A plane crashed today. A Singapore Airlines plane, to be precise. The news came so abruptly when Nick came into the IRC channel #poetry and announced it. For a brief moment we thought he was kidding. We obtained verification from our individual browsers and there was a lapse of silence. We sat there in shock, wondering if any friends or distant relatives were on board that flight. It seemed almost inevitable that some immature soul would march into #poetry and make wisecracks about the recently deceased. The plane crash spoiled my mood that day and I had no tolerance for them, promptly banning them from the channel. Slowly the process of blame allocation began. "How could the pilot take off in that weather condition?" "Why didn't the air control tower stop them?" "Why isn't the airline releasing the names of those on board?" In the corner, Wanda the witch cackled, seemingly nonchalant to the plight of the few hundred.
It may seem cruel and insensitive, but many of us breathed a sigh of relief to learn that the number of Singaporeans on that flight wasn't as large as it could have been. Most of the passengers who were in the plane were Taiwanese and American. The pictures of the distraught Taiwanese family members as they walked through endless aisles of coffins pierces my heart. How brief and fragile life is. While they made their way around the aisles hoping not to identify their loved ones, Zorro and some fairies sat around, drinking gin from plastic cups.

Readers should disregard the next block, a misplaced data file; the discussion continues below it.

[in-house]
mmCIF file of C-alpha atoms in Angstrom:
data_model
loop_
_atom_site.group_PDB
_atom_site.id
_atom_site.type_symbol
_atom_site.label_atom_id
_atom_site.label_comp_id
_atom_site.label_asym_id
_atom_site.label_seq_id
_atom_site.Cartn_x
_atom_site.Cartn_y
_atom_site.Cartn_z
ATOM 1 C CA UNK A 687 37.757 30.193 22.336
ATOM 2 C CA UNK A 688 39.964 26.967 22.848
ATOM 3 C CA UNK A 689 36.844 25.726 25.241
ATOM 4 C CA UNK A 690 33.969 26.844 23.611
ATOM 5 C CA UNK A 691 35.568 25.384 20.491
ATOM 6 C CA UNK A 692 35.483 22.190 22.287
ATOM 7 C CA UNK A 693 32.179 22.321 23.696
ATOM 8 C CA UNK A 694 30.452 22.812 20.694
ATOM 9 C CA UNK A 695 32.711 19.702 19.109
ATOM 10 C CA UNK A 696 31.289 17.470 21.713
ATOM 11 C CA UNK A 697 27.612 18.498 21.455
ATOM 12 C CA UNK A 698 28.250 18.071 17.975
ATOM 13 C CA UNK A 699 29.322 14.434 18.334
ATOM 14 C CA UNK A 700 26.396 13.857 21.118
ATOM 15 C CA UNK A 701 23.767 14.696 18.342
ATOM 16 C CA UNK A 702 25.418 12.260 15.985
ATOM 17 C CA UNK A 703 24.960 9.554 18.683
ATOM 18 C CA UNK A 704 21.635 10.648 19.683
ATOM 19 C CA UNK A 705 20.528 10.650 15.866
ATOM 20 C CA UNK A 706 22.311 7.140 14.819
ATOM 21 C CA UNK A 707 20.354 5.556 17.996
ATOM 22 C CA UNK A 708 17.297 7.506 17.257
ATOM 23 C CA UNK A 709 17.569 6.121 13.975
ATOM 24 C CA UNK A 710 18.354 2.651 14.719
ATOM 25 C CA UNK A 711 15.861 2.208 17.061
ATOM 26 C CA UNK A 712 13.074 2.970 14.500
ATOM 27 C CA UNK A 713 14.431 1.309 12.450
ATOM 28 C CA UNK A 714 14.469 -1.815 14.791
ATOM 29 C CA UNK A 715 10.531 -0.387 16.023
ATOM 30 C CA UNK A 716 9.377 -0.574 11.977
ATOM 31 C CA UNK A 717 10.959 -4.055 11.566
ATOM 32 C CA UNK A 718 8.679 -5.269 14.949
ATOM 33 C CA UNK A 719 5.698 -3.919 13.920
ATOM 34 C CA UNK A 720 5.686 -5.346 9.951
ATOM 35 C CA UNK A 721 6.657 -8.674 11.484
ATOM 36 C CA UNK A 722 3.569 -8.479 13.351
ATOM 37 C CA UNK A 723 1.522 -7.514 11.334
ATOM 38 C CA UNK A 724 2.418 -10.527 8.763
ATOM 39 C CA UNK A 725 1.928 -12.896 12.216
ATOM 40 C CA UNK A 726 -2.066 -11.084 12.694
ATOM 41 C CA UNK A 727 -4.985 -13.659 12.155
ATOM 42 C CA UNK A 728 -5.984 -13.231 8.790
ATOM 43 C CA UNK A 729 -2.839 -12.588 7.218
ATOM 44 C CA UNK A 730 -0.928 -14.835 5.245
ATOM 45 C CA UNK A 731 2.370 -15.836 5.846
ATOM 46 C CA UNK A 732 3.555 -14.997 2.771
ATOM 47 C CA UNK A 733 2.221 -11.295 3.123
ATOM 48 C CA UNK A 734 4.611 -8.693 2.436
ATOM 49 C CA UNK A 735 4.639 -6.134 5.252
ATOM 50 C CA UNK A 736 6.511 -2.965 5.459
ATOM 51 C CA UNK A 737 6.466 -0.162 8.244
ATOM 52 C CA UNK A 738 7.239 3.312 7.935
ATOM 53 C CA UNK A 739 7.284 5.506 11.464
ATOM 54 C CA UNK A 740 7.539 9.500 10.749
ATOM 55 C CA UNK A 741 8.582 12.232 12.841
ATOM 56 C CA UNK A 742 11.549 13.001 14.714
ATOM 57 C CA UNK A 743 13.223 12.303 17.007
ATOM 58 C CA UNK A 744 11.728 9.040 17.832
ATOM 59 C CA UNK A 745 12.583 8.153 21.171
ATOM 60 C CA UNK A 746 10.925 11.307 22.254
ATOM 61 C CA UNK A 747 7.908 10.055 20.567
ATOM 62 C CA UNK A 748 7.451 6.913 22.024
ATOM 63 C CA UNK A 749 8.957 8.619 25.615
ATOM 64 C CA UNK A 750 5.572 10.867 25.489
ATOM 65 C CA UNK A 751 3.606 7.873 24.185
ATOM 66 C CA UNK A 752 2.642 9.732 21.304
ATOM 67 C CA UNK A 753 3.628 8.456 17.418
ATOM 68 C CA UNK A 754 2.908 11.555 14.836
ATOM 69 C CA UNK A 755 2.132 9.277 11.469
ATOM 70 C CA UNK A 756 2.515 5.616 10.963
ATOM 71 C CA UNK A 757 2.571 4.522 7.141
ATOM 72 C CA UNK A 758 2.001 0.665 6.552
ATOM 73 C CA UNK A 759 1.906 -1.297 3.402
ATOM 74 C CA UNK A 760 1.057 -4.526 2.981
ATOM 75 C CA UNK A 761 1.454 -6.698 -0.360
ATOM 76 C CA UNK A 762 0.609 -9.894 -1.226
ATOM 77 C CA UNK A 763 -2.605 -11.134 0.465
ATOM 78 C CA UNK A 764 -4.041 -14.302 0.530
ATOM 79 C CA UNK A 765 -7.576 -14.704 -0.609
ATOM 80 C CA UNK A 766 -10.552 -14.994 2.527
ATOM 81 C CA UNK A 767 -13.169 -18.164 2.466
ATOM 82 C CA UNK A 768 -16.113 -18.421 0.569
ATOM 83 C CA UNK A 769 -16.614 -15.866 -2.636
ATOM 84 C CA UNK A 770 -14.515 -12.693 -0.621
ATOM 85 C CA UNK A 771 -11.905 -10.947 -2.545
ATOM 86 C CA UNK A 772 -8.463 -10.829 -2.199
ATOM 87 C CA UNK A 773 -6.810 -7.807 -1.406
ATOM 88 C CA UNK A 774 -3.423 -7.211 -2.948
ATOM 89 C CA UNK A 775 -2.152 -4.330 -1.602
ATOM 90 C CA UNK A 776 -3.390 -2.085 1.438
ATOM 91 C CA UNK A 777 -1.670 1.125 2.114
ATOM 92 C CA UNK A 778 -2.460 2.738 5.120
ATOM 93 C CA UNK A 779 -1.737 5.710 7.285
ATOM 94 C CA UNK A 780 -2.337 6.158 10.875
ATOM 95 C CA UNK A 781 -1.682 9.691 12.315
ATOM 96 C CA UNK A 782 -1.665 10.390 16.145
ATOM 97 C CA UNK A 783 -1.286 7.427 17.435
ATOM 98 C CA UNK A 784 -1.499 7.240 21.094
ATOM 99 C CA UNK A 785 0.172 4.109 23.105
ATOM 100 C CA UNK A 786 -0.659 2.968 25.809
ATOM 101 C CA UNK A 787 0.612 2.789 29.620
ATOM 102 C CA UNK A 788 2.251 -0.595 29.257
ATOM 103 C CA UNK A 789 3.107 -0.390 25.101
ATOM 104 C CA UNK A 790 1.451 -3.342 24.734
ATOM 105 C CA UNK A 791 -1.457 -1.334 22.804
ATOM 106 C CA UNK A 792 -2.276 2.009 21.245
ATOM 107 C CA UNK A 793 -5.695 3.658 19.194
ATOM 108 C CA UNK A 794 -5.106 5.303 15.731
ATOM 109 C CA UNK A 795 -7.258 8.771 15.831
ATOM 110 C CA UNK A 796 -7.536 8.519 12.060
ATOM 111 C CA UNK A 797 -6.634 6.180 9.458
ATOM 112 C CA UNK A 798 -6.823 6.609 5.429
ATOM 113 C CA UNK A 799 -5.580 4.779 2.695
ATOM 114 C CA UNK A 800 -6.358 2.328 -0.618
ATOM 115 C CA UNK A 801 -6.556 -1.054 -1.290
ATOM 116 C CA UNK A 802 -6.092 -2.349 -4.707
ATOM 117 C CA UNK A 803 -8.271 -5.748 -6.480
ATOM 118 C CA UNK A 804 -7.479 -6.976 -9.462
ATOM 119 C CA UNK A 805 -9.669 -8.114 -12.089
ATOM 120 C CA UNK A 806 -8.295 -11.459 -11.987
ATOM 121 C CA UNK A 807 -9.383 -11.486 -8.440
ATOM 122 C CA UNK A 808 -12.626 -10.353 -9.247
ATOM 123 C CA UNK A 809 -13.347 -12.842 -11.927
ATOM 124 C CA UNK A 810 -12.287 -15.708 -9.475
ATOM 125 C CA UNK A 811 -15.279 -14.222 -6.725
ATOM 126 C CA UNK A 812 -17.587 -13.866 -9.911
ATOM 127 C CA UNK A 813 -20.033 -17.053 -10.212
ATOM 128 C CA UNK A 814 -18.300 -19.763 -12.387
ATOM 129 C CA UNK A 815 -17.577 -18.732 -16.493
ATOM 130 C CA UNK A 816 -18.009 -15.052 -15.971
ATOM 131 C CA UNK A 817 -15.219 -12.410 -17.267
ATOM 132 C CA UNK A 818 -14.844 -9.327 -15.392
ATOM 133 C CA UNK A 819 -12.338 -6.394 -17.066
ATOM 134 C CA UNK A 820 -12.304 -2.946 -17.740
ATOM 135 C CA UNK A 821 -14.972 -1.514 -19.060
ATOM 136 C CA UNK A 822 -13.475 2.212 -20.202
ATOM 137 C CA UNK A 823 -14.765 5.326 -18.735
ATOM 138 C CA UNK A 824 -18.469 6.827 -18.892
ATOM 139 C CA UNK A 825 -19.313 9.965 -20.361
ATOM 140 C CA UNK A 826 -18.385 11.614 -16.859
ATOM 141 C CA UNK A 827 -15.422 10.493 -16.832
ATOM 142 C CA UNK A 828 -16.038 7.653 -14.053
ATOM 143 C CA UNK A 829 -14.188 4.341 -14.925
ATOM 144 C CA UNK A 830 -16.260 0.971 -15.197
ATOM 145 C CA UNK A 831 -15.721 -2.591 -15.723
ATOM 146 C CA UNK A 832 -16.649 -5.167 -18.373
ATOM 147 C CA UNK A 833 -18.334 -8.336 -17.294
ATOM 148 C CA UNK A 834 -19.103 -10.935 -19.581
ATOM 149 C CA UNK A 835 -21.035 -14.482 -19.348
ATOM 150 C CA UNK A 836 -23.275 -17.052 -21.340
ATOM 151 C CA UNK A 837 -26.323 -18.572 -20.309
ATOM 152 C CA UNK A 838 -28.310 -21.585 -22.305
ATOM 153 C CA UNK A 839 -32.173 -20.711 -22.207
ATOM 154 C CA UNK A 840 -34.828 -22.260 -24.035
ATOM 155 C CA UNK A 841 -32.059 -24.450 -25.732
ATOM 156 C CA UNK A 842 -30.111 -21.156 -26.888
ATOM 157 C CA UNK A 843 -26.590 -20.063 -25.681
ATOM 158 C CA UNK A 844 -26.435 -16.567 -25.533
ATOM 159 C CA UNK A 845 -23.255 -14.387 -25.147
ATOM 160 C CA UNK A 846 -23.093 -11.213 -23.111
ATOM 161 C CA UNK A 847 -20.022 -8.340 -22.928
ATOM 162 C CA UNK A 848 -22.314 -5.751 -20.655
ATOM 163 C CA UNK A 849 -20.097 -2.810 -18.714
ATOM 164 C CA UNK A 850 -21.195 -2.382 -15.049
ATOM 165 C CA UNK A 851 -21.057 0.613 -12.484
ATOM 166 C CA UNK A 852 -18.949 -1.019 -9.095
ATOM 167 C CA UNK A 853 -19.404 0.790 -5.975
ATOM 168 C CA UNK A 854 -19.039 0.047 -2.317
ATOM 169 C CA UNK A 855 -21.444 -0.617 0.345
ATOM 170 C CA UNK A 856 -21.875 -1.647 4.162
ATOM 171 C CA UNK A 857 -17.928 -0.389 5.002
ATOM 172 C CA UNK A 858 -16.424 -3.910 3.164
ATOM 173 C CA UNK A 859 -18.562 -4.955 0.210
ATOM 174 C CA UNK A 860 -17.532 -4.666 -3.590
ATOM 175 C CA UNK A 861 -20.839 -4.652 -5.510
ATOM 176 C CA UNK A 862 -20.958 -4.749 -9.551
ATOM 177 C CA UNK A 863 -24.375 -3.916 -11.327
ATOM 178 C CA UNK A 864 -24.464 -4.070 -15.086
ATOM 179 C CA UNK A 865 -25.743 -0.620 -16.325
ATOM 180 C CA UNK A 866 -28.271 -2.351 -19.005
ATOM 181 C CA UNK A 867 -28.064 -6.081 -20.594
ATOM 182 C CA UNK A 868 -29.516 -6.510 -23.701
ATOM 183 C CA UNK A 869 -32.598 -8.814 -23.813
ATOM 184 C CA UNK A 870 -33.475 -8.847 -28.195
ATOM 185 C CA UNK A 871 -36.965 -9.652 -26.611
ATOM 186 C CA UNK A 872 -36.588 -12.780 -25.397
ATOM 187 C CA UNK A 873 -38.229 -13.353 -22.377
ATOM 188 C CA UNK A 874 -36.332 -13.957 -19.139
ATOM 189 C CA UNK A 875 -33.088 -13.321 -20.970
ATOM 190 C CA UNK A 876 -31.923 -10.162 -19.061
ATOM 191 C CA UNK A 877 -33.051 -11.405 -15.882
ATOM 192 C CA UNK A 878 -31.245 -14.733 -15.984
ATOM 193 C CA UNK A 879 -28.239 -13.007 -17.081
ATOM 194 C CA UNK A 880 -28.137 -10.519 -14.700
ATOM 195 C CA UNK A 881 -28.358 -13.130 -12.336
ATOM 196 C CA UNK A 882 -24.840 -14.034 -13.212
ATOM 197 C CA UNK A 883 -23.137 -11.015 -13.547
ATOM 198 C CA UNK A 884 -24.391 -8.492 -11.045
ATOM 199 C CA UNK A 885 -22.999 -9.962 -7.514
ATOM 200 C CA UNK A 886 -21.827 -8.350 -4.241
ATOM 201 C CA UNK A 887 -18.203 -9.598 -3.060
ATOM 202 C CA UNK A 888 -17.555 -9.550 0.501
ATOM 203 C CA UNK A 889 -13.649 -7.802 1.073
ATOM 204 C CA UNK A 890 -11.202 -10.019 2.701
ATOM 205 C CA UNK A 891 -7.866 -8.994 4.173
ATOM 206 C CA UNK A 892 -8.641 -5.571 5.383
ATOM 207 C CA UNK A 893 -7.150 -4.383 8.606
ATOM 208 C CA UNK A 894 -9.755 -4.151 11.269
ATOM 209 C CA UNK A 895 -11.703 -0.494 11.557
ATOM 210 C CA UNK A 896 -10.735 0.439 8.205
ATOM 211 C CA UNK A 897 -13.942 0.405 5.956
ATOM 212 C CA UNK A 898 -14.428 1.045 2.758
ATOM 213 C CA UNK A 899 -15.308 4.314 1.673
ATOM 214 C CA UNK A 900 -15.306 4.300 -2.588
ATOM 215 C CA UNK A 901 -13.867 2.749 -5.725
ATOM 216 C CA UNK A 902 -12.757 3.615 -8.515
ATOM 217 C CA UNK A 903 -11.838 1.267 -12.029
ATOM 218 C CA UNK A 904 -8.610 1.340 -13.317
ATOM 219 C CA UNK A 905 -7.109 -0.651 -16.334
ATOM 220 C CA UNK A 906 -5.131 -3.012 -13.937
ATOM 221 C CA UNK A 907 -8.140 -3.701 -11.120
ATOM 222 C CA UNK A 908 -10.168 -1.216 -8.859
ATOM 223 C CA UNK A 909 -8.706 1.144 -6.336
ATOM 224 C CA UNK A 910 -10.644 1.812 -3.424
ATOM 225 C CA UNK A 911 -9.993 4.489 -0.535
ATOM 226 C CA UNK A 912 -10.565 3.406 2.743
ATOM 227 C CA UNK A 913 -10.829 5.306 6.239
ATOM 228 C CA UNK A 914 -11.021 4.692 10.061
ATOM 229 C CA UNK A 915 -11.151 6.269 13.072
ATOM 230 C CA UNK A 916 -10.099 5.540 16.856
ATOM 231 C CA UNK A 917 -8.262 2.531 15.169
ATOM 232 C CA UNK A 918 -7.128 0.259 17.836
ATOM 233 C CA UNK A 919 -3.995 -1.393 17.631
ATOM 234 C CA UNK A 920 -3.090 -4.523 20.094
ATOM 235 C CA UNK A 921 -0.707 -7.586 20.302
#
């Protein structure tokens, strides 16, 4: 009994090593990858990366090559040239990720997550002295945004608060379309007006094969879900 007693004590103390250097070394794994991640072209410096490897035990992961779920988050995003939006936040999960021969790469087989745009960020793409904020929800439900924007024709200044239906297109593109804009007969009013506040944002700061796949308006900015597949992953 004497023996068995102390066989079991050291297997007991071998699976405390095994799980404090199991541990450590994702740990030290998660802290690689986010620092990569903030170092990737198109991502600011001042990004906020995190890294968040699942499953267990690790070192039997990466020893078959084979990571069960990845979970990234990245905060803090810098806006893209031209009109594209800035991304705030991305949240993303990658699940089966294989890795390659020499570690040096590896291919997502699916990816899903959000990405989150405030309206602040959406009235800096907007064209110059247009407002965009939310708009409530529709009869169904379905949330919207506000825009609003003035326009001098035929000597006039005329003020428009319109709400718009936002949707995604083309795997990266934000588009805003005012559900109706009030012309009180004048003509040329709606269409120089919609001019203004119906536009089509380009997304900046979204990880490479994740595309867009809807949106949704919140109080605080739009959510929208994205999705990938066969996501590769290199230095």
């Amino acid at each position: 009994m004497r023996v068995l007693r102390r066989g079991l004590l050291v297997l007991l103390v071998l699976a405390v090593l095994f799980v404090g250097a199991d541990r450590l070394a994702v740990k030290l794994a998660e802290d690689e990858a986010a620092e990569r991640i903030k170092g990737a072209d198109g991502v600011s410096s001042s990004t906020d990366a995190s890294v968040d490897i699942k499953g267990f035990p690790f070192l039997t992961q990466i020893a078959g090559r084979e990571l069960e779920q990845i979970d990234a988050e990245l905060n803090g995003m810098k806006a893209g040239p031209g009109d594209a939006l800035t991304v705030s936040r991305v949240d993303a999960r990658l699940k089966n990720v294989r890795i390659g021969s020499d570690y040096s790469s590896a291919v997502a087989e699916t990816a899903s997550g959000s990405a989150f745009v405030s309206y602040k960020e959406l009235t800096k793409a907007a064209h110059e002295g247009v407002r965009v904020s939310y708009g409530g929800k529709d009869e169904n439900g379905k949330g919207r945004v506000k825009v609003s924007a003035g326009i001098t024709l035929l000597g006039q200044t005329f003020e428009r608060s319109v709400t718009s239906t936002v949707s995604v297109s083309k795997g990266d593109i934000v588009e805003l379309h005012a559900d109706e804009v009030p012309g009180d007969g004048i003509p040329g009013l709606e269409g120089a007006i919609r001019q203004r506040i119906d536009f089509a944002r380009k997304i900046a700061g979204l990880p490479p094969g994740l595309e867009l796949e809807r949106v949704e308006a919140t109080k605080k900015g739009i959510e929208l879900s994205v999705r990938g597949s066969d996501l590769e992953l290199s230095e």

People we knew streamed into #poetry, some asking for prayers for friends who might be on board that ill-fated flight, others frustrated at the delay the airline had in releasing the names of those involved to the public. Some of us prayed, a few others learnt how to. Many people were walking around with glitter in their hair, laughing and playfully pushing each other. Children were crying at thought of having lost a parent or two. Some of them had little baskets in which to place their candy. Those children were out on a mission.
Many Taiwanese burned offerings to their respective gods, some directly to the particular relative or friend who passed away in the crash. The billowing smoke rising to the heavens serves to remind us that there is a world above the one we've constructed. In these times of sorrow we learn once again of the things we'll miss, and how we've failed to truly treasure them when we had the chance. The lesson is short-lived, for we forget tomorrow, trudging back to our lives of running the wheel, bringing home the dough. The light we had gained is as temporal as the candle flame in the pumpkin lamps that light our pathway tonight.
Happy Halloween.

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